Source: 2010 Survey of California Home Sellers

Instead of moving into larger homes or better locales, sellers most recently sold because they lost their job or because they had trouble making the payments on their home according to recent results from C.A.R.’s Survey of California Home Sellers. When asked about the ability to pay their mortgage, nearly three-quarters of sellers in 2010 sold because they had trouble paying their mortgage payment, which constituted the largest troubled group of home sellers in three years according to the C.A.R. survey. When factoring in market conditions, the results show yet more anguish for sellers as falling home prices and incomes not keeping up with expenses were the primary market factors driving the decision to sell in 2010. Nearly half of those surveyed fell out of homeownership altogether as 45 percent no longer owned their own home at the time of the survey. Fannie Mae’s 3rd Quarter National Housing Survey showed half of all delinquent borrowers were also more likely to rent their next home than they were to buy. 

                                Net Cash to Sellers
Seller Survey Dec Graph 02
                     view ppt presentation in pdf fomat

 
Source: 2010 Annual Housing Market Survey

In particular, there was no segment of sellers unscathed by the current economic climate, as trouble making the monthly mortgage payment was similar for both first-time and more experienced sellers. Overall, three in 10 sellers sold their home for a net cash loss, nearly two times higher than the long-run average of 10.5 percent (C.A.R. Annual Housing Market Survey). The amount sellers received was in fact the lowest on record, matching the record low level of the late 1990s.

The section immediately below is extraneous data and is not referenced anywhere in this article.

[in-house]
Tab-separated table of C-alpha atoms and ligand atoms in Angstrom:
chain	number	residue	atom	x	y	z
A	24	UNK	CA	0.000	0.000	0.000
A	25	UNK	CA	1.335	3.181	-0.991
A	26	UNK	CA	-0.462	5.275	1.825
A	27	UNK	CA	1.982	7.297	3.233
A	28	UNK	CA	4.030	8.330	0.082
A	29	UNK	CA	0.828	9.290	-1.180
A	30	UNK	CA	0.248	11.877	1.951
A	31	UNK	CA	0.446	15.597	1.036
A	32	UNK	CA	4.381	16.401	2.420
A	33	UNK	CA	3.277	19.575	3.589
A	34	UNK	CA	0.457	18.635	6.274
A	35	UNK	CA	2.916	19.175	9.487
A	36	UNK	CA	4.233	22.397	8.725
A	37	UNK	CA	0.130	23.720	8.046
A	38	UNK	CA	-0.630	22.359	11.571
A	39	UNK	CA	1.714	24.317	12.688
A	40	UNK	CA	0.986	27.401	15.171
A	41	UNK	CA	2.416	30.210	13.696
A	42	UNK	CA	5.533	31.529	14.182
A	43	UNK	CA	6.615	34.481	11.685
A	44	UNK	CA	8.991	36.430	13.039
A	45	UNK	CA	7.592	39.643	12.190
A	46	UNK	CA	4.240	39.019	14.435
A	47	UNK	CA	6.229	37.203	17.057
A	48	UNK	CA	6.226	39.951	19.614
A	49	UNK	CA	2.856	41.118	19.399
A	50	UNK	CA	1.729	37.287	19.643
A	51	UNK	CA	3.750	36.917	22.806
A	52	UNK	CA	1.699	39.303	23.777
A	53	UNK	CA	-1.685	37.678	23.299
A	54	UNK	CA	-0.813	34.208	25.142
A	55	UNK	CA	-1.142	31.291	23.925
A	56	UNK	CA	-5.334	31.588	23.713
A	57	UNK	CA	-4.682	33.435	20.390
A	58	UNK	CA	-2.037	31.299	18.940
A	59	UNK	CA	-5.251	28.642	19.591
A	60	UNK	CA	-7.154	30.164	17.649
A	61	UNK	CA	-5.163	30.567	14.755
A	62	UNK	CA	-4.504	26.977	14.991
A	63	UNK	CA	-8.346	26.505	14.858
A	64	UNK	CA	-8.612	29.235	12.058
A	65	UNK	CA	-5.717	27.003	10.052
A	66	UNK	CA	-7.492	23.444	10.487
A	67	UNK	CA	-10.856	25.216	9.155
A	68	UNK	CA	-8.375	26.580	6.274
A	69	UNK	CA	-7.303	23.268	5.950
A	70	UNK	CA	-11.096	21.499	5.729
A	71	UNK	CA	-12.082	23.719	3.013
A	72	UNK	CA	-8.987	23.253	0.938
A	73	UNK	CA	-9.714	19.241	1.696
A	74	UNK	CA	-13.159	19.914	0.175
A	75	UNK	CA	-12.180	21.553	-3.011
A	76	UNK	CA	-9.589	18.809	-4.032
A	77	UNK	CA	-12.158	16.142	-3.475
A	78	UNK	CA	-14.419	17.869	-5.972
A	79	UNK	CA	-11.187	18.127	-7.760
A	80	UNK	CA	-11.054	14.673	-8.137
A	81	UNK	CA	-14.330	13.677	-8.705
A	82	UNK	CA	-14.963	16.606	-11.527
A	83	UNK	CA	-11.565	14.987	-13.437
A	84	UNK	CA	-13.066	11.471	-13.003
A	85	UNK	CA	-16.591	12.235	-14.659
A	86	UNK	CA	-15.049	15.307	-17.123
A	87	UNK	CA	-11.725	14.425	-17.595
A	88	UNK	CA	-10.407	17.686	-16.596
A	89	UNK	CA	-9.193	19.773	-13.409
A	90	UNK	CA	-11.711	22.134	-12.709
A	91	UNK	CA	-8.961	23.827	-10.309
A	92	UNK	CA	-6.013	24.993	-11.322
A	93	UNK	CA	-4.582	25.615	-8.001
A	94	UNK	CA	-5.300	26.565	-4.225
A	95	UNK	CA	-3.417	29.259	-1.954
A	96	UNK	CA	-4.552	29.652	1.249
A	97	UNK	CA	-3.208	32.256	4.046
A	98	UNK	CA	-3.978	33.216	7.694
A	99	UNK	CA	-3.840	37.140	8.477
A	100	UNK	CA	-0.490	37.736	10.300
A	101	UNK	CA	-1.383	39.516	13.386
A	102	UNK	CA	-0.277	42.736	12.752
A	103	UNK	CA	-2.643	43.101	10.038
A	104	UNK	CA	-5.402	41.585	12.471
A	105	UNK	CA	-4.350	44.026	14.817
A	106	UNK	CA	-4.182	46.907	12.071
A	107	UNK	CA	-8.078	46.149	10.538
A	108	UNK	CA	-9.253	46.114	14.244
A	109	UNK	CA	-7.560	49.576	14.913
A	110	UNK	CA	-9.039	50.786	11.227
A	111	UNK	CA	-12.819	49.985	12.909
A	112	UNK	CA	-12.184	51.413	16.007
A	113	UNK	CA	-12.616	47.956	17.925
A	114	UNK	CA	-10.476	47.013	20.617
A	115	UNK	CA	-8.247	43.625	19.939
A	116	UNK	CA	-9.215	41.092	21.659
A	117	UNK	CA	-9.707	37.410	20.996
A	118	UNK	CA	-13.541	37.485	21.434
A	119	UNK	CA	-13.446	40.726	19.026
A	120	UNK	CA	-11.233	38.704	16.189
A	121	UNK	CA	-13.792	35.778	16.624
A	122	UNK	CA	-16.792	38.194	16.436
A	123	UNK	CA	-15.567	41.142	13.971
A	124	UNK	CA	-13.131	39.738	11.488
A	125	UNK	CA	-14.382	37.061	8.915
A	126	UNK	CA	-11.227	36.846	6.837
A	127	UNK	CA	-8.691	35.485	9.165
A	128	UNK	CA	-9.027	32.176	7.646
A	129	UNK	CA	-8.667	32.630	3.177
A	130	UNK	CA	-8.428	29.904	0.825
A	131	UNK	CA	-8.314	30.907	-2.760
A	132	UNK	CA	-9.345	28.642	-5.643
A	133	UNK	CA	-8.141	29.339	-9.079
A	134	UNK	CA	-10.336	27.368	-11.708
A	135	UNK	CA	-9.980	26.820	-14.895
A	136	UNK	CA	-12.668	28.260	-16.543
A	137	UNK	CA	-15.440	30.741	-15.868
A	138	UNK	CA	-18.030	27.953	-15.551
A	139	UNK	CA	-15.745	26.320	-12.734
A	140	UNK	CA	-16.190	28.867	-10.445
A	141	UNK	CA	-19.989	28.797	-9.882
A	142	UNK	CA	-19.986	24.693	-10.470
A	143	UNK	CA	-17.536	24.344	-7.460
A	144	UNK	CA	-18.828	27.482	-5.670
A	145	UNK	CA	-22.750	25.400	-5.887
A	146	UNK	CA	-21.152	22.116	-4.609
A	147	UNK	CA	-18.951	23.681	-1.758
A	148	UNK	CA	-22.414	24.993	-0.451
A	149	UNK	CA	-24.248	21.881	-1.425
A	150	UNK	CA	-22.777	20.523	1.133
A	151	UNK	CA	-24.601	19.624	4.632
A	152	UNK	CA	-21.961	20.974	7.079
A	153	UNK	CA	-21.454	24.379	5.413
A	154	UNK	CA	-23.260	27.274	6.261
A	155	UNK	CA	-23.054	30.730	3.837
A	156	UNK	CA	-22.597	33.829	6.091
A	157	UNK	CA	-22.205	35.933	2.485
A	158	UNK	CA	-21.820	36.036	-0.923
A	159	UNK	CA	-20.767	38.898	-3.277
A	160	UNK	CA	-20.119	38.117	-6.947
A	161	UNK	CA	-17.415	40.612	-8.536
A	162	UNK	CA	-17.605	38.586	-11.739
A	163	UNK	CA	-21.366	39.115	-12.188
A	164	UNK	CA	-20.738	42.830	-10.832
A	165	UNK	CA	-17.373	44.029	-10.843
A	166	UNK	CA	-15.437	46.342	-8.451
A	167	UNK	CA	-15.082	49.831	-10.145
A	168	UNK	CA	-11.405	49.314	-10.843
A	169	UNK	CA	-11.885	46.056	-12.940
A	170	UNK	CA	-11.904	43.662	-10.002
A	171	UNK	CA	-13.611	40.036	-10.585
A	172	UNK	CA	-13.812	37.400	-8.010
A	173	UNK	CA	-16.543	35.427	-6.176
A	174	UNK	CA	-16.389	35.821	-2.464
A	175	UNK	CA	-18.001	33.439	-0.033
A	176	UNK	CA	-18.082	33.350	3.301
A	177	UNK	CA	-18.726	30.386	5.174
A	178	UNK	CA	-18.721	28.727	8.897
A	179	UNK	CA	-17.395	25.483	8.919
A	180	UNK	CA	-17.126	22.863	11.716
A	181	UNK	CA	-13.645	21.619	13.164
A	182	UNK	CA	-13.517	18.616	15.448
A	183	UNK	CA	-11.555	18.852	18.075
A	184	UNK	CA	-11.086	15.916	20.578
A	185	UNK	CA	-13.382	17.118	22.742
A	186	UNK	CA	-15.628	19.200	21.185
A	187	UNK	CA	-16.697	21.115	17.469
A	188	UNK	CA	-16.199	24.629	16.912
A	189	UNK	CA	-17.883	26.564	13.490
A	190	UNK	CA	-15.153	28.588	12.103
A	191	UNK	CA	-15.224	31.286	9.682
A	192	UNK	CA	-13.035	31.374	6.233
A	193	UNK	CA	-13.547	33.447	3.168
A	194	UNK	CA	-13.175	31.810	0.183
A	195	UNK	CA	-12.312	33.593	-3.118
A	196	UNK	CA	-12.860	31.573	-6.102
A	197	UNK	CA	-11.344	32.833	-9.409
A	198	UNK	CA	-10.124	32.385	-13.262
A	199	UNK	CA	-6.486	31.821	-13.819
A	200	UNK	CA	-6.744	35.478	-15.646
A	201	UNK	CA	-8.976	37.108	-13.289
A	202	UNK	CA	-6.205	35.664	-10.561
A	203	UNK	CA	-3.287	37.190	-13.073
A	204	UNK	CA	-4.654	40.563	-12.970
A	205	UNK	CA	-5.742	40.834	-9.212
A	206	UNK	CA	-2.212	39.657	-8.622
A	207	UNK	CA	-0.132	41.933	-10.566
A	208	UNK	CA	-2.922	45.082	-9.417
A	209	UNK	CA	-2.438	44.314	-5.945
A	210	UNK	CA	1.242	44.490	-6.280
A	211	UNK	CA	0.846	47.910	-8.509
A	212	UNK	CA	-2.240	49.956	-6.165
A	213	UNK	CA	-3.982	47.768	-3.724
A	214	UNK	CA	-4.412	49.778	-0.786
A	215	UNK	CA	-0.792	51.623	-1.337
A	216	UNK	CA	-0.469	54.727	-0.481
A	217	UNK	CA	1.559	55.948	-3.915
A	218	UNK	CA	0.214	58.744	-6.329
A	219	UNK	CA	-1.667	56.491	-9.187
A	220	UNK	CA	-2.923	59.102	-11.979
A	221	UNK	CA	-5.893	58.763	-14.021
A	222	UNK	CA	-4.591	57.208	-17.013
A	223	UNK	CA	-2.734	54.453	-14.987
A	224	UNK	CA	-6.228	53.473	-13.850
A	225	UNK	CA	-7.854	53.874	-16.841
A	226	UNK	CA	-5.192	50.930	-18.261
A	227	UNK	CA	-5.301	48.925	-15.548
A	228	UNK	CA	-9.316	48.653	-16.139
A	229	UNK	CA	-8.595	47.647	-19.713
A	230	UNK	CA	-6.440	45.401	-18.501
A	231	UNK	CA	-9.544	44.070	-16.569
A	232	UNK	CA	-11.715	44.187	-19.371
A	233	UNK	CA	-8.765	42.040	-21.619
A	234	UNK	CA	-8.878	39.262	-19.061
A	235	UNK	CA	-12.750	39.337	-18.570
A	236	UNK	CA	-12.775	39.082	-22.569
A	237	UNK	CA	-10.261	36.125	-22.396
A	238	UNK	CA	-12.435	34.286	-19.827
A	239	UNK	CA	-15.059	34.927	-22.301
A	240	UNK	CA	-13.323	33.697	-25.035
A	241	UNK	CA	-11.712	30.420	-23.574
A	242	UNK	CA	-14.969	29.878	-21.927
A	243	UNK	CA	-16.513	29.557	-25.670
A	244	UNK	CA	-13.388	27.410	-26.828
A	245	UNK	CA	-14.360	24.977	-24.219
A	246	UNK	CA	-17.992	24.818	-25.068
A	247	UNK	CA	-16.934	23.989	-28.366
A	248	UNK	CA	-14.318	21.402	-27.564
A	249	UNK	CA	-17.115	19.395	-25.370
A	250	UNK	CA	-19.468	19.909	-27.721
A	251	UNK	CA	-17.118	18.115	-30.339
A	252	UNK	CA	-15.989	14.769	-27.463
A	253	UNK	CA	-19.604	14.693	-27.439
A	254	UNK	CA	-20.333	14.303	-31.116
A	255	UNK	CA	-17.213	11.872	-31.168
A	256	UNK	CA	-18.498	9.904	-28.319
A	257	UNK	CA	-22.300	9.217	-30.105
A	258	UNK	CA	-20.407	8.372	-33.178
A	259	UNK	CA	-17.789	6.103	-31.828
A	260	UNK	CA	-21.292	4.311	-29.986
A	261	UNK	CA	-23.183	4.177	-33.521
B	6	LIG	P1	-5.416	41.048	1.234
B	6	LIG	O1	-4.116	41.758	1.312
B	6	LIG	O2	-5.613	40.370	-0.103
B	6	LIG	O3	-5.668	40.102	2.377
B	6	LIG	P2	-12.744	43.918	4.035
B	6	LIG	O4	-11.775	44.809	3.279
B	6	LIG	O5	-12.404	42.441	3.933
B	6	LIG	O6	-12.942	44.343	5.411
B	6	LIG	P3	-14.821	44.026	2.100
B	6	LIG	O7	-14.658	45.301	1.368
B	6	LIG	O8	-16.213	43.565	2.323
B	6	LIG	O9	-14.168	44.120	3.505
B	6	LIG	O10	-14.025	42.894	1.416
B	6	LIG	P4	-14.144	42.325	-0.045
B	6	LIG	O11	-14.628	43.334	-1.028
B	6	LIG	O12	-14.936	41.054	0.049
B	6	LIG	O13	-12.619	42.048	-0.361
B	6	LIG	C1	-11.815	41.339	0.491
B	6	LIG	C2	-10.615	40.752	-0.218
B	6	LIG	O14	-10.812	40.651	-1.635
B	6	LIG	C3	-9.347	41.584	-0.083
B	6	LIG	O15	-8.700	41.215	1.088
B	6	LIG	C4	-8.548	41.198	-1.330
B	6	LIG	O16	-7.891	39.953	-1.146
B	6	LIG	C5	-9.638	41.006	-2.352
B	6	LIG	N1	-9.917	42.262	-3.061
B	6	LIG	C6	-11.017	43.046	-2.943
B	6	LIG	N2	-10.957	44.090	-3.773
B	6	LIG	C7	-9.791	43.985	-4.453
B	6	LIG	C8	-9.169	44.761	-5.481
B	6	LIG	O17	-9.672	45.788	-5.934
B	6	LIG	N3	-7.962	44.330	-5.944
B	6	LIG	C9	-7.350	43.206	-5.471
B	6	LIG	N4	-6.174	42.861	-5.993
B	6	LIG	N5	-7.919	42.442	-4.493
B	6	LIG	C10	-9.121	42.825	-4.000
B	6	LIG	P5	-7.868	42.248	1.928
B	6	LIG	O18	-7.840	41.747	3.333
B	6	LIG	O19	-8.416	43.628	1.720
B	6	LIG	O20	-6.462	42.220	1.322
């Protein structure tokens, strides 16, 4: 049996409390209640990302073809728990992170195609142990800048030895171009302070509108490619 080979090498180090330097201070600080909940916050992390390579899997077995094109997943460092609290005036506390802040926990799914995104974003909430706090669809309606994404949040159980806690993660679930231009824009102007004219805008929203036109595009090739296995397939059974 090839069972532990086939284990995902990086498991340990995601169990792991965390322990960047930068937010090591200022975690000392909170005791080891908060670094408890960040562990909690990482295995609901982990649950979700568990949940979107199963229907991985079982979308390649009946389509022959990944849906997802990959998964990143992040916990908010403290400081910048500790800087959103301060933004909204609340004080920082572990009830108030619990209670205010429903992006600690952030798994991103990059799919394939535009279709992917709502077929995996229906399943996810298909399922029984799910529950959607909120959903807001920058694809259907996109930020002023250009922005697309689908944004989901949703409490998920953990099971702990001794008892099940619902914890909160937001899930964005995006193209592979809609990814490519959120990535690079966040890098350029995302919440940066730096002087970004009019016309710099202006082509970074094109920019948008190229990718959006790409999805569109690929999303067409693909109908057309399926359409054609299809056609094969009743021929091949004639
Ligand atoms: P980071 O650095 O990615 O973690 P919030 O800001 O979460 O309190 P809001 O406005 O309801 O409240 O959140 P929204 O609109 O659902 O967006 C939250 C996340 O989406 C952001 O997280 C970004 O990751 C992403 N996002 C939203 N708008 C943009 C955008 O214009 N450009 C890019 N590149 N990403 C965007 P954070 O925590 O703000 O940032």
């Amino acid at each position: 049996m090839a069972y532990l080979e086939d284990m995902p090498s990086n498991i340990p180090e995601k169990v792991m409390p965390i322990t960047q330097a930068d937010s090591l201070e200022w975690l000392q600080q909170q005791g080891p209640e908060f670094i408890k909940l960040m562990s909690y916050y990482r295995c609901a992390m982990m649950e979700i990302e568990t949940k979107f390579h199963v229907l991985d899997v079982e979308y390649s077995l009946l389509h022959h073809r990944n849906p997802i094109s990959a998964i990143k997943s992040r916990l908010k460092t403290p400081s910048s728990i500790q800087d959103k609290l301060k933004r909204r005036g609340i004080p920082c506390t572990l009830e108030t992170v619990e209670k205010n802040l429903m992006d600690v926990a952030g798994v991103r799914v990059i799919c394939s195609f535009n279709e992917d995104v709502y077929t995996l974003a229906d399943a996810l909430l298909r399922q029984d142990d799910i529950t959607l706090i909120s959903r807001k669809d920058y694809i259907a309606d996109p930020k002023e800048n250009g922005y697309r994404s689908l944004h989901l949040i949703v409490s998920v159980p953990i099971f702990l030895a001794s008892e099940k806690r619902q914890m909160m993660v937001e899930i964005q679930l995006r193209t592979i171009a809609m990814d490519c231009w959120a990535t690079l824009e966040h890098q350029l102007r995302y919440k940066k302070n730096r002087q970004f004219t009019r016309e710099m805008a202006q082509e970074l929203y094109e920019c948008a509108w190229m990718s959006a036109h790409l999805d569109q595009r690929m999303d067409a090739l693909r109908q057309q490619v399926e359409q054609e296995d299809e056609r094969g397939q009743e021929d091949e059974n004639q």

Median Price Differential by Type of Sale
Seller Survey Dec Graph 03
                     view ppt presentation in pdf fomat

Source: C.A.R.

A glimpse at homeowners who sold their home in 2010 shows how sellers across the state continue to face financial hardship. Distressed transactions are the unfortunate norm nowadays, and sellers whether in financial distress or not, are dealing with the reality of today’s selling environment. In addition, data from C.A.R. also shows how differently the various segments of the market behave—a seller who is selling short generally has a price point 10 percent below the overall median. However, once the bank repossesses the home, the price point drops to around 30 percent below the overall median (C.A.R.’s Real Estate 411 December 2010). It is also important to keep in mind, while distressed properties are typically less expensive and may be attractive to first-time buyers or investors, they also tend to take longer to sell, especially short sales. Additionally, sellers who are selling short tend to have an added stress factor—their emotional tie to the property that he or she may not be so happy to sell. 

What a great article !!  Amazing insight into the environment and conditions facing today’s home sellers.

Selling real estate in the present economic environment can be incredibly challenging. For more information about Palos Verdes Real Estate and South Bay or buying and selling a home in the Palos Verdes, visit my website at http://pvbrokers.net . We provide specialized attention for all your real estate needs in the South Bay Los Angeles and the Palos Verdes Peninsula. We would love to hear your comments or suggestions.

 

 

Logo_-_copy

   Where Integrity Meets Experience 

                 310.684.3156 

              www.pvbrokers.net